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    Paul Compton pointed out in the Youtube comments that LH ball screws are rare because these screws are mainly used in CNC machines and it is simply a matter of software as to which way they turn. So there is no need to make both RH and LH screws.

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    Toolmaker51 (Feb 1, 2021)

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    That is a beautiful thing. You could drive a truck through the slop in my cross-slide. Hmmmm..........

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    Supporting Member Toolmaker51's Avatar
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    Don't recall ever handling a cross slide equipped with a ball screw. Check that, just one, a Haas TL model. It runs Conversational CNC or manual using the built-in DRO. That handle was counterbalanced but still didn't feel as it would react to pressure and turn on it's own. When you let go, it stopped.

    I'm certain elimination of backlash is part of that, with a common leadscrew subject to vibration, wear and imperfect mating surfaces.
    It's also why climb milling [on ball screws] is OK, even by hand. We are so used to avoiding it, the sensations of touch, sound and vision can be unnerving.

    I'll affirm rarity of LH ball screws, even in balancing mechanisms with 2 screws. Reversible motors and coding alleviate them.
    The very best old [ie serious] heavy milling machines had anti-backlash mechanisms using 1 each. A few incorporated manual rapid traverse too, by choosing right or left handwheel. That expedited production, with an unloaded traverse motion not subject to feed rate.
    Last edited by Toolmaker51; Feb 1, 2021 at 06:02 PM. Reason: always extra detail. always.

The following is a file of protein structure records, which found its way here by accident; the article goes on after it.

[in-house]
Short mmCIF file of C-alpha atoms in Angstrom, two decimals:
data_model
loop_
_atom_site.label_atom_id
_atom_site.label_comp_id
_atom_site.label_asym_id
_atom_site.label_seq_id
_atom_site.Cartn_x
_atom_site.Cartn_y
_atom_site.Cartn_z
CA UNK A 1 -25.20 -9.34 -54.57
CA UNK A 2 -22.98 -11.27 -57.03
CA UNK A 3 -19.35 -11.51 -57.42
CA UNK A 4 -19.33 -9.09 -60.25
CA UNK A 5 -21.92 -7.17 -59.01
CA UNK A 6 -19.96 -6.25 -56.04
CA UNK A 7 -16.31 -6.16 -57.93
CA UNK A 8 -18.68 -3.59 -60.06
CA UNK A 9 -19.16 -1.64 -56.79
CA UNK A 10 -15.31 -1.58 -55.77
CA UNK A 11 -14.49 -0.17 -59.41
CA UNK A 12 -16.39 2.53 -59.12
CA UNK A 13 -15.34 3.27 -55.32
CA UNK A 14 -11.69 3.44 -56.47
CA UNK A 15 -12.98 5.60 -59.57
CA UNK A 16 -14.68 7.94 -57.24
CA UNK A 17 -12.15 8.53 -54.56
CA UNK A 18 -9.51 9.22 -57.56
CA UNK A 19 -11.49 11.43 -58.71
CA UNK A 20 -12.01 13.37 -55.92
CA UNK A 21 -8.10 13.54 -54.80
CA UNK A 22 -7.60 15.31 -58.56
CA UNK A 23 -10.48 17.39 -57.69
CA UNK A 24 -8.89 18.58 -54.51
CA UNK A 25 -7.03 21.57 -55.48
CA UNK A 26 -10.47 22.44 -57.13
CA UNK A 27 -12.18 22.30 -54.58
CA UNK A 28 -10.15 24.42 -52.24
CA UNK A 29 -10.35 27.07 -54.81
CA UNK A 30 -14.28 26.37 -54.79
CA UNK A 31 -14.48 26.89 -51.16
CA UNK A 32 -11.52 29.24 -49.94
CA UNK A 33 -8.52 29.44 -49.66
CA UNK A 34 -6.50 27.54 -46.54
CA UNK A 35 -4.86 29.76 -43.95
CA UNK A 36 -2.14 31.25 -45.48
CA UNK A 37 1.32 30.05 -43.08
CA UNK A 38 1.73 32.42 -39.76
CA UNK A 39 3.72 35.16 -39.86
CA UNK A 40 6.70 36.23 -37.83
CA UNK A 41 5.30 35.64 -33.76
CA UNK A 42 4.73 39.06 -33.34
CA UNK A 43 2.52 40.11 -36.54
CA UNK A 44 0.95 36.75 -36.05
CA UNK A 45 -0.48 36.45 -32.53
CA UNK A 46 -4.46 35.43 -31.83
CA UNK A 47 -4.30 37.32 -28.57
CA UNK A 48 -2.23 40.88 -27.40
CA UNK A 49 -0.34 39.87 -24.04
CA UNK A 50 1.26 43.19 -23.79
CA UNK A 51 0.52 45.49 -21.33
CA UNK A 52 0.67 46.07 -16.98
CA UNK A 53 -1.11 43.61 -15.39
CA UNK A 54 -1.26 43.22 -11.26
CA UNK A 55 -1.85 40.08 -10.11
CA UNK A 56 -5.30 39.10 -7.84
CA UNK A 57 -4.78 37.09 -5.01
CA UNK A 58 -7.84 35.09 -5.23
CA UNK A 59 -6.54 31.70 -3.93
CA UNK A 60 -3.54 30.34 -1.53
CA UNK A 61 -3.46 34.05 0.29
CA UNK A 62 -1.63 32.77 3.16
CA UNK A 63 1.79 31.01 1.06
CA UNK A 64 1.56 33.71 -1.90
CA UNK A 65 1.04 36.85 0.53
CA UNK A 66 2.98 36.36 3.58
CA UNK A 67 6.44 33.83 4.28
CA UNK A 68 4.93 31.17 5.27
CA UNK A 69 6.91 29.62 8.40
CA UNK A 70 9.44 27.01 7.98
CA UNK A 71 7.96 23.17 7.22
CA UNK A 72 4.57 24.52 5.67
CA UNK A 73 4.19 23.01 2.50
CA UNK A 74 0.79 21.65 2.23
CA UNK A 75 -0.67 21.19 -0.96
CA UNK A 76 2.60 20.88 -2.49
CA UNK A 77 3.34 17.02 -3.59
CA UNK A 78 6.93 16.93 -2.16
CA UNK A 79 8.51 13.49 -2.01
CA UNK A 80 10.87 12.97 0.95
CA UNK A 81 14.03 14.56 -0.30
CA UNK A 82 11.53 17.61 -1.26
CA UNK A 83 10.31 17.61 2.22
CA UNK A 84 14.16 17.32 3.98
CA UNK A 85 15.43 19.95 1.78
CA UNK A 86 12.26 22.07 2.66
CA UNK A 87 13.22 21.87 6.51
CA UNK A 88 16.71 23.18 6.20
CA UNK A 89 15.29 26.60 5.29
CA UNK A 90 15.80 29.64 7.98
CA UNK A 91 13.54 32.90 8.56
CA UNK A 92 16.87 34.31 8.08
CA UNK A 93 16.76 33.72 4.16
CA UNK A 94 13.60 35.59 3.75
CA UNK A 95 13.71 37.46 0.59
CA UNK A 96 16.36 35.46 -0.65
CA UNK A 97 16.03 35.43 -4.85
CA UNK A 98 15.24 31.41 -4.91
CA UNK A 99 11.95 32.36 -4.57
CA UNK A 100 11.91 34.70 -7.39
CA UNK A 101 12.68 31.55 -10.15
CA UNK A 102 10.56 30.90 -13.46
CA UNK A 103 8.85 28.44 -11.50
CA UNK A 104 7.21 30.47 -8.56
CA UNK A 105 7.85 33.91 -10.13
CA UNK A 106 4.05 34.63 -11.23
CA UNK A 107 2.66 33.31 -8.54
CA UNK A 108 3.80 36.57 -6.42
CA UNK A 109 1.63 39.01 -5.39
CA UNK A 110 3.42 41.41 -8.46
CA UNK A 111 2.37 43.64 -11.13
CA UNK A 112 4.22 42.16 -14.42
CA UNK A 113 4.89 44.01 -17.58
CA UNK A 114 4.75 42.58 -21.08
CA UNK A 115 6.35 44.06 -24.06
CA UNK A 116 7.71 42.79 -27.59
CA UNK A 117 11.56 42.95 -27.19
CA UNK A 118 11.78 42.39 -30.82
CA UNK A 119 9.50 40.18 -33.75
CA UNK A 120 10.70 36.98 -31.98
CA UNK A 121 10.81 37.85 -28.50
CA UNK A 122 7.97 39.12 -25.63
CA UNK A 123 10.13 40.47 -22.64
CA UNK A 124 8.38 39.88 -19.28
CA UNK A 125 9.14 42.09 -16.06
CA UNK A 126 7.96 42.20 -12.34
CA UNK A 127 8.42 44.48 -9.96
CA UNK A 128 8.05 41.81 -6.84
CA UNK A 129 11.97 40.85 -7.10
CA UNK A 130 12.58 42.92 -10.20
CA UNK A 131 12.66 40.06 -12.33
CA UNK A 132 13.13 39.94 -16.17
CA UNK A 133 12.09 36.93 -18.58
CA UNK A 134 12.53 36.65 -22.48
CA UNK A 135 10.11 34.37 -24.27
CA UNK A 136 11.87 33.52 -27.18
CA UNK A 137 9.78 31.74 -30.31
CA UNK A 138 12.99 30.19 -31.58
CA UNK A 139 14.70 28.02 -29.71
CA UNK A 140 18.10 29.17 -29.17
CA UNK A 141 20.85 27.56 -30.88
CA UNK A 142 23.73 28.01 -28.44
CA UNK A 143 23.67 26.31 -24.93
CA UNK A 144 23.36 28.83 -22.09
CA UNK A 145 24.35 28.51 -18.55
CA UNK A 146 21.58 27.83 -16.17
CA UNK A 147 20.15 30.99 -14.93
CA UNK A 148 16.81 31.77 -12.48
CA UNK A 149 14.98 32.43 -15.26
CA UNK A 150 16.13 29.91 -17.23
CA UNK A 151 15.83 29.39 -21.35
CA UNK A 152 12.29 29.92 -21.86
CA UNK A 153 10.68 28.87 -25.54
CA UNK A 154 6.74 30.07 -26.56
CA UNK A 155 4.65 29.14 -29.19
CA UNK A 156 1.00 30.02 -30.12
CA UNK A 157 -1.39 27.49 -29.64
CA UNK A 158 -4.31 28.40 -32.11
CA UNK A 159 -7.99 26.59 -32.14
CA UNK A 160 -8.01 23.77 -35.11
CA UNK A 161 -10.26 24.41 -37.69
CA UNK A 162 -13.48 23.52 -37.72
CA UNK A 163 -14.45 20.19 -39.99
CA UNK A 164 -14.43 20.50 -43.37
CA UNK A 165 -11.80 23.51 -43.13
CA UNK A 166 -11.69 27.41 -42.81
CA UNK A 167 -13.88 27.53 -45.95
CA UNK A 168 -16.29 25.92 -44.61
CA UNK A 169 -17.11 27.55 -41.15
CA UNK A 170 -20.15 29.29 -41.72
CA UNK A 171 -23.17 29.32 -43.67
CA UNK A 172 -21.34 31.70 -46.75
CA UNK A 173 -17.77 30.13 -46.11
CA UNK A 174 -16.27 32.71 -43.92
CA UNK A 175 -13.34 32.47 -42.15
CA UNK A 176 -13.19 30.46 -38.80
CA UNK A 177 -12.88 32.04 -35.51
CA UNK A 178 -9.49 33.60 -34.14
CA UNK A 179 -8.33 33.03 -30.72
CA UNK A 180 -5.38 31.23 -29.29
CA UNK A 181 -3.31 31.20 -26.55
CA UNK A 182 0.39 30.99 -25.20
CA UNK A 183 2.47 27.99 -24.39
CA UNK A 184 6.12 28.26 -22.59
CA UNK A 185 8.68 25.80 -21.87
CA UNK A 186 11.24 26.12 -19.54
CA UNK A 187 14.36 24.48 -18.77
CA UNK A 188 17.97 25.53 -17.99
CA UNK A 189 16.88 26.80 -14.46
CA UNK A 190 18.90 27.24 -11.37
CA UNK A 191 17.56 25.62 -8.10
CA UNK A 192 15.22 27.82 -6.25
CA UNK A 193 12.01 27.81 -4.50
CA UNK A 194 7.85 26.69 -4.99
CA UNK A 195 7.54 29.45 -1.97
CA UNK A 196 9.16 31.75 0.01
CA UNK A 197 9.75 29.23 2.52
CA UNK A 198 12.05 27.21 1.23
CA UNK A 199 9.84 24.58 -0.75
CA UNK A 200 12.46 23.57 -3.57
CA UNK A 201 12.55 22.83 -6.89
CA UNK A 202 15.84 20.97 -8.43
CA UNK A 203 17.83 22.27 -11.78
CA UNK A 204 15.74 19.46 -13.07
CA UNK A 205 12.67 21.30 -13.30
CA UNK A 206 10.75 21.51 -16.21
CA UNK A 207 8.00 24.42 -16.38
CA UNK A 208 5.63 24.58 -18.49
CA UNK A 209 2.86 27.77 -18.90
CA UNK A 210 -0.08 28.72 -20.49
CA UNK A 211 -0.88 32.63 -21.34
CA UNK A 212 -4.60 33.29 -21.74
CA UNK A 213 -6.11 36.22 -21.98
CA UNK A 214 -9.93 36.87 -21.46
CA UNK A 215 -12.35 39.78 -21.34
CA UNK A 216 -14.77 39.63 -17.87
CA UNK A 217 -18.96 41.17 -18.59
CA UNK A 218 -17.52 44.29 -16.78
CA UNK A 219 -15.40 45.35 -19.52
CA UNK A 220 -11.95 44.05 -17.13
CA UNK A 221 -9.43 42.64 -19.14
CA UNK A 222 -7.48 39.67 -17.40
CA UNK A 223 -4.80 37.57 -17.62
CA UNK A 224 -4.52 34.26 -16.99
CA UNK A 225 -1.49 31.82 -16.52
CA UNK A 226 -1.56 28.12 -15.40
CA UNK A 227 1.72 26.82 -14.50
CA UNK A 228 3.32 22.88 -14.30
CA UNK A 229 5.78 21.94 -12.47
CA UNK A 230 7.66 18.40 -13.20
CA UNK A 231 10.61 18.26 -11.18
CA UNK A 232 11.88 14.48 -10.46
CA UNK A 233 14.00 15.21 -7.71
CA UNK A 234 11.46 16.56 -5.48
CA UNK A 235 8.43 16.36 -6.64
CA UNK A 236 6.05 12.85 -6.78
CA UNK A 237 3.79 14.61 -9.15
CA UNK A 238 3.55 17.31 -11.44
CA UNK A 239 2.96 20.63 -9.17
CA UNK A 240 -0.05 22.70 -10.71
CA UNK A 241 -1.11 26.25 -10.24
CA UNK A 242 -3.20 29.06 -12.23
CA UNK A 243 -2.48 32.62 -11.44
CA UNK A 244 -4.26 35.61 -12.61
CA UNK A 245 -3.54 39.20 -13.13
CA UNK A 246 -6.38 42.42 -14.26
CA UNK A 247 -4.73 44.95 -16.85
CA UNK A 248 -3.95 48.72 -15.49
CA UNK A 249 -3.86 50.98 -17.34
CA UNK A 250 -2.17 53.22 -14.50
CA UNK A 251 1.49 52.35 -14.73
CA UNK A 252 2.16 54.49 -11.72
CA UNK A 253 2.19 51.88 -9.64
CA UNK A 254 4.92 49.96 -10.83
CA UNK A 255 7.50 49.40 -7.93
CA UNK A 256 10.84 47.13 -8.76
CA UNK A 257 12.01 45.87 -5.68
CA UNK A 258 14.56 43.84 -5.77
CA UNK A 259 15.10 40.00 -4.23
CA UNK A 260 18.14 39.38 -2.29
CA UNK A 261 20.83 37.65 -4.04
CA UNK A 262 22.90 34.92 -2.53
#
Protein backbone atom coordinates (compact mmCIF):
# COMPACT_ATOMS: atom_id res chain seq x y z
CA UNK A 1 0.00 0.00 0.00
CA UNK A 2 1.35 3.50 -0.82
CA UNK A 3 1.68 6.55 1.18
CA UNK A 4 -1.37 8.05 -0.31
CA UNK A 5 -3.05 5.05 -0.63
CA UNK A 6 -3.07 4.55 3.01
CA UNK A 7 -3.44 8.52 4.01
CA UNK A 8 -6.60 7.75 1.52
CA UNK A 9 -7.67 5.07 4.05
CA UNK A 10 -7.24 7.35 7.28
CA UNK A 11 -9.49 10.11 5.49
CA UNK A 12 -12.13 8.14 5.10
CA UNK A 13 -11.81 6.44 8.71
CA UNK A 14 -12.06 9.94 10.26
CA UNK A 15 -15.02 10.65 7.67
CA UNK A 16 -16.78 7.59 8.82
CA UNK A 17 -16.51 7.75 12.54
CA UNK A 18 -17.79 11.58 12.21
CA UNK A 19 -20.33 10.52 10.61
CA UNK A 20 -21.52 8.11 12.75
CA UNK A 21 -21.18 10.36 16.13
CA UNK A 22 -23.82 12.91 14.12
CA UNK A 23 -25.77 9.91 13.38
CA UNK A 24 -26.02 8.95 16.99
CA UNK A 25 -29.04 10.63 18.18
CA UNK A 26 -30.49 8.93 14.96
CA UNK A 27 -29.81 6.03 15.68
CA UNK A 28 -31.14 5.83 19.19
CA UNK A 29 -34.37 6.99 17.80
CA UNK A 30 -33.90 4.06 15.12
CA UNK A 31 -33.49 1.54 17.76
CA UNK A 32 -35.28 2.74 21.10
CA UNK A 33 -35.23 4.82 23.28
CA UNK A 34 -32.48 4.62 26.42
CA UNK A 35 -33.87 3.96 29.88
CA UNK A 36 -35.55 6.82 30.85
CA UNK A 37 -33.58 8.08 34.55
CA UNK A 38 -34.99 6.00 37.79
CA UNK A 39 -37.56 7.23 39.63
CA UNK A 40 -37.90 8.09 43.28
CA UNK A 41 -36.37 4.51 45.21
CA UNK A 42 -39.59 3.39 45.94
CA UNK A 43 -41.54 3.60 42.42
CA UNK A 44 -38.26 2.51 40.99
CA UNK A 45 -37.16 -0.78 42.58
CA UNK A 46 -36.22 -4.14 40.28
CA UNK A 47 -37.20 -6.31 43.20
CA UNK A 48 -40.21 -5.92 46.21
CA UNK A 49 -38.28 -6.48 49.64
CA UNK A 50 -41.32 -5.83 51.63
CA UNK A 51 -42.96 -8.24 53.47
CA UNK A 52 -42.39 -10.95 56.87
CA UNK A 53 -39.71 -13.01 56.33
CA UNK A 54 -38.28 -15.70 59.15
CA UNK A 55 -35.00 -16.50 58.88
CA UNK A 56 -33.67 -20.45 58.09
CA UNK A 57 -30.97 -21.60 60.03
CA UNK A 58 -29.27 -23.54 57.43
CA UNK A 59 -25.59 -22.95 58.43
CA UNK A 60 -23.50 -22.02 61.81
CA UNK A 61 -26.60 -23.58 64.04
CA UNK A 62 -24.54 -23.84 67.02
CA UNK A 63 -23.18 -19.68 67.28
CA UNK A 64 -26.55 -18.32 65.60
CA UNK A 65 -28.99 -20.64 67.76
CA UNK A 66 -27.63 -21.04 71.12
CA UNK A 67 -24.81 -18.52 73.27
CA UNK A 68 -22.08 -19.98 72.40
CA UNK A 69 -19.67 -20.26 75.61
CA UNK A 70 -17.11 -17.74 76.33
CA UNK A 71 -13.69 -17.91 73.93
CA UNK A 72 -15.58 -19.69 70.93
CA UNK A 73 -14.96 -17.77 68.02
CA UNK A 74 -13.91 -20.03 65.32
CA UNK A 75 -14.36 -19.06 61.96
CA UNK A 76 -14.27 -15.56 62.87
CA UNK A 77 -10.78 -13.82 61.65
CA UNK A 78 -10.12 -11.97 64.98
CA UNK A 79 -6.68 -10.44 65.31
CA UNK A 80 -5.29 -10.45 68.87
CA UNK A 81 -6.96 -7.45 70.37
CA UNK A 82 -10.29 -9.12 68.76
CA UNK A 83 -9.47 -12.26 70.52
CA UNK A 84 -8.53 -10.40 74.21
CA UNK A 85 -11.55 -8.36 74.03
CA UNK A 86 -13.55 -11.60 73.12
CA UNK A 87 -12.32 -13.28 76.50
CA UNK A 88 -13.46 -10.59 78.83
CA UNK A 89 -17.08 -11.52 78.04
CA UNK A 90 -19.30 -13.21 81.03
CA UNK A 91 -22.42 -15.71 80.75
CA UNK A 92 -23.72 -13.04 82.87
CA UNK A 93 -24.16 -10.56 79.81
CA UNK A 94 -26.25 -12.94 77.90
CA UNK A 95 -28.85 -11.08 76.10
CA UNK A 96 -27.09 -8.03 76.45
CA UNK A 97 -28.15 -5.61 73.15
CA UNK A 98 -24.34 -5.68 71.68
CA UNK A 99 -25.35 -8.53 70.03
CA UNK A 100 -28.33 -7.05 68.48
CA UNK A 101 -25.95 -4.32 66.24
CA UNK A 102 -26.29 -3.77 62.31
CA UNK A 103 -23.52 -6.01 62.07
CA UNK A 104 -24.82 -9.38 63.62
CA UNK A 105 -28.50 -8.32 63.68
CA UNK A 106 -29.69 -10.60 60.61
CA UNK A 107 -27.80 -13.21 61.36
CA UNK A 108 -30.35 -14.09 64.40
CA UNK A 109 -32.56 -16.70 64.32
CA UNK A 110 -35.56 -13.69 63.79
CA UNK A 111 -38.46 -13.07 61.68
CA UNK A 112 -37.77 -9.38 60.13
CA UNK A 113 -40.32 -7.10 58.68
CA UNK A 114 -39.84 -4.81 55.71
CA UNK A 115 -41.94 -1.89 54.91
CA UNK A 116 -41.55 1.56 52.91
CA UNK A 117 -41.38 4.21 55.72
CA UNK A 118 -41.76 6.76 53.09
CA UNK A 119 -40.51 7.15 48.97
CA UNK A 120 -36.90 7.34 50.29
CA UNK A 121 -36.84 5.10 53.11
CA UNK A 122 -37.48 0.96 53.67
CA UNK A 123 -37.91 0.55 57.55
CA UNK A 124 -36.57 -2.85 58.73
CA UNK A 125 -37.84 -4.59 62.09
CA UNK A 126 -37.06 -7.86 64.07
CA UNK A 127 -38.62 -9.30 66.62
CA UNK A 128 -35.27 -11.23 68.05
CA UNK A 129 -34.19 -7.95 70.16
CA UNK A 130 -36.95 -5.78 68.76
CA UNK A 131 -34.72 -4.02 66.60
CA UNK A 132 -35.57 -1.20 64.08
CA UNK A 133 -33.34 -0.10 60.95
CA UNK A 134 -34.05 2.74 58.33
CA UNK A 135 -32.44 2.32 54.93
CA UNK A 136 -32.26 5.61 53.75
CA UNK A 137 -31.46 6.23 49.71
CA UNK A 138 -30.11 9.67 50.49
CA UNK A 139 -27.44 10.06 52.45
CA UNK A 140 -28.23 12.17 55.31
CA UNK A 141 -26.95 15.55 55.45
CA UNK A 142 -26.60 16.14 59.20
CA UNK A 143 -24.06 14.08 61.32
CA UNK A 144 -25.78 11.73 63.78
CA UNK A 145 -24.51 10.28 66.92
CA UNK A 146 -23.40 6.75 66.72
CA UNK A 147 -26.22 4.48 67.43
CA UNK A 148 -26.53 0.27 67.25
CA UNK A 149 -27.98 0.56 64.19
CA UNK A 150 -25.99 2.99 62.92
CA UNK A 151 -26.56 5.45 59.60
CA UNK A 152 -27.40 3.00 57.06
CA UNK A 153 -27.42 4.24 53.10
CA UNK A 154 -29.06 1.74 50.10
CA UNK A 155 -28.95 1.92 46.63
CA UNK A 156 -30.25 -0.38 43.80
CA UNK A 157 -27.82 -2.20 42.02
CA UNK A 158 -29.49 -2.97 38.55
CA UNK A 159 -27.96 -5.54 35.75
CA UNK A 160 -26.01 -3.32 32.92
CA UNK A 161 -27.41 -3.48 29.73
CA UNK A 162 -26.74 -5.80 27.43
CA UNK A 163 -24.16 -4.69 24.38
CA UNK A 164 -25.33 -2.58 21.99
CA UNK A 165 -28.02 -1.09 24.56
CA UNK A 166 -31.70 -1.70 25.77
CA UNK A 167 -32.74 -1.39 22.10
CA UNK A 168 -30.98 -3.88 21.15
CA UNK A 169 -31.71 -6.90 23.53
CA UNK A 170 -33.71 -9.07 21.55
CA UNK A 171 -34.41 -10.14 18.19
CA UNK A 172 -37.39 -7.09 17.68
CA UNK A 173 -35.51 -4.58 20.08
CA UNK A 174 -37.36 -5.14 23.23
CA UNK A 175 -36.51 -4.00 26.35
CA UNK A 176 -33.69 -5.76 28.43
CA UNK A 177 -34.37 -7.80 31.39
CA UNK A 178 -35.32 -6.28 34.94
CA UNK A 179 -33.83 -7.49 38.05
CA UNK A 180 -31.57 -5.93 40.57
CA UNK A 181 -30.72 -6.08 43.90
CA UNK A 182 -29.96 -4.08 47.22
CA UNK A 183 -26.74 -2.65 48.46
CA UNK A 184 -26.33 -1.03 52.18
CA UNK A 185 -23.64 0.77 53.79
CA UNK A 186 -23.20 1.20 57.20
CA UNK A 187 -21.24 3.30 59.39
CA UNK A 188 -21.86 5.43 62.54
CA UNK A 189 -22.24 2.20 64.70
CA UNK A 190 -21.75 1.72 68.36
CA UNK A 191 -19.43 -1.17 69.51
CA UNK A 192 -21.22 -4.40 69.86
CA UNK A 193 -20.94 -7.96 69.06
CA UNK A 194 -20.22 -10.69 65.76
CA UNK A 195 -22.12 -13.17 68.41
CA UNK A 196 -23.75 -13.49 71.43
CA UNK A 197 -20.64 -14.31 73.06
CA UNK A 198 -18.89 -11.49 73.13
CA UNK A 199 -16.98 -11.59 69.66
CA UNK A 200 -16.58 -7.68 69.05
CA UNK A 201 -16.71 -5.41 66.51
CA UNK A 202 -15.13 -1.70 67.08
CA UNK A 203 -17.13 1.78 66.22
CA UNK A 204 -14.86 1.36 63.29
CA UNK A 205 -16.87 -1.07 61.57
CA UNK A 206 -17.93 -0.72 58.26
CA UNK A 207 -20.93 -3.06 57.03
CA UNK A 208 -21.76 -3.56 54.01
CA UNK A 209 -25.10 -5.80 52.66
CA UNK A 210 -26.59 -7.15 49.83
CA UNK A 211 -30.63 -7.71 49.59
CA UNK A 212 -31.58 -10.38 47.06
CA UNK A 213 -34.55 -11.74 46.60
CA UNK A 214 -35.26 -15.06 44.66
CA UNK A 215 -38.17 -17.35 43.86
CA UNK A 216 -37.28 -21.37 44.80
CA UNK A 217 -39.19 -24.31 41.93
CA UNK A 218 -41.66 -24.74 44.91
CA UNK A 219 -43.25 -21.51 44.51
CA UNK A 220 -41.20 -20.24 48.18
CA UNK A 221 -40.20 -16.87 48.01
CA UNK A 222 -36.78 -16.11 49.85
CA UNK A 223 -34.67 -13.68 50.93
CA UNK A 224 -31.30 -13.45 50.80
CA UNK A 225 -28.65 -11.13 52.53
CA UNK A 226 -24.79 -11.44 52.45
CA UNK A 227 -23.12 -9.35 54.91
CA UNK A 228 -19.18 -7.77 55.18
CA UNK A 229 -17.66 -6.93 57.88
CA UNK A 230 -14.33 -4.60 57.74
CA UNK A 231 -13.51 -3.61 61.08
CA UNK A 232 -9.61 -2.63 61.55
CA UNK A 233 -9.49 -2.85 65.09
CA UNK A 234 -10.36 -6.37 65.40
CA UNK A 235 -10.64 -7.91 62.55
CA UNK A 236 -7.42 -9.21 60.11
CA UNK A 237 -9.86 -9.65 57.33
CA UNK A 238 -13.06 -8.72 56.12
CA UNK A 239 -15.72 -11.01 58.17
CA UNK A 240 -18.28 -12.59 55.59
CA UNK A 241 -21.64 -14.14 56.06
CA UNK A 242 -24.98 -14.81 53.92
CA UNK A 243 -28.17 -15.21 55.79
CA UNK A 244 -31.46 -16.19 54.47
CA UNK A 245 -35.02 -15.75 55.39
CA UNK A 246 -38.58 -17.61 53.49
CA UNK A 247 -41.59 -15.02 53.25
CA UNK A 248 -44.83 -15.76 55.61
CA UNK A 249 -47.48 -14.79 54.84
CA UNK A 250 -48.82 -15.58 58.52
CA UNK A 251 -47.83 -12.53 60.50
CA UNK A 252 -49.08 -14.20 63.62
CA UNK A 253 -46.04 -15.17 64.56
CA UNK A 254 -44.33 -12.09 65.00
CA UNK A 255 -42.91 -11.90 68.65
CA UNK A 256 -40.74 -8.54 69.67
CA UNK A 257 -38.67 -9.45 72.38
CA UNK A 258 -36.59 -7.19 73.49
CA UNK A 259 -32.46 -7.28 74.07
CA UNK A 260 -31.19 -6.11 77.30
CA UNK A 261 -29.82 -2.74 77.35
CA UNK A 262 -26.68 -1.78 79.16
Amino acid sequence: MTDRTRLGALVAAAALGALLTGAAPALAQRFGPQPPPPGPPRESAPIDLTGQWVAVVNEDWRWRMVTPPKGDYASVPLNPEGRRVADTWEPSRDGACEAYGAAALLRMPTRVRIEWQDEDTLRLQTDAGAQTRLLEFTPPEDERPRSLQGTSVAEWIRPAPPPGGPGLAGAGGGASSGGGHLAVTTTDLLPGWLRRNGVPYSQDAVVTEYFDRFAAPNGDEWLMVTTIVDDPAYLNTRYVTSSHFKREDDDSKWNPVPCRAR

Sincerely,
    Toolmaker51
    ...we'll learn more by wandering than searching...

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    Supporting Member gatz's Avatar
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    Great work, Tony
    McMaster-Carr has a few English LH ball screws/nuts; probably not useful over in Spain

    But, I did find this company that has LH metric.. might be worth a look.

    https://us.misumi-ec.com/vona2/mech/...0029090%3A%3Ac

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  14. #9
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    McMaster-Carr? Not Amuzin, Kneebaye, Grunger, MshooshC or other inconsequential upstarts? Don't get me going on Asian marketers, that lose grip on your search terms.......like endmills and lipstick! What, at distance they look alike?
    McMaster-Carr originated the concept of branched industrial warehousing, and ready supply lines. The others are, well just that, the others. There is even a thriving market for out of date MC catalogs, you don't get one without being a regular customer. The online version hands down exists as THE most easily navigated reference, especially when thousands upon thousands of categories [not mere items, lol] are described clearly.
    I'm just a dedicated fan; not a stockholder!
    But they respond w-o-r-l-d-w-i-d-e!
    Last edited by Toolmaker51; Feb 1, 2021 at 07:20 PM. Reason: again, slow night.....
    Sincerely,
    Toolmaker51
    ...we'll learn more by wandering than searching...

  15. #10
    Supporting Member gatz's Avatar
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    McMaster-Carr was our "go-to" source for many years in the tool & die business.
    They were always, ALWAYS good on deliveries, and had most anything you could want.
    Perishable tooling was usually bought from other companies that specialized in same.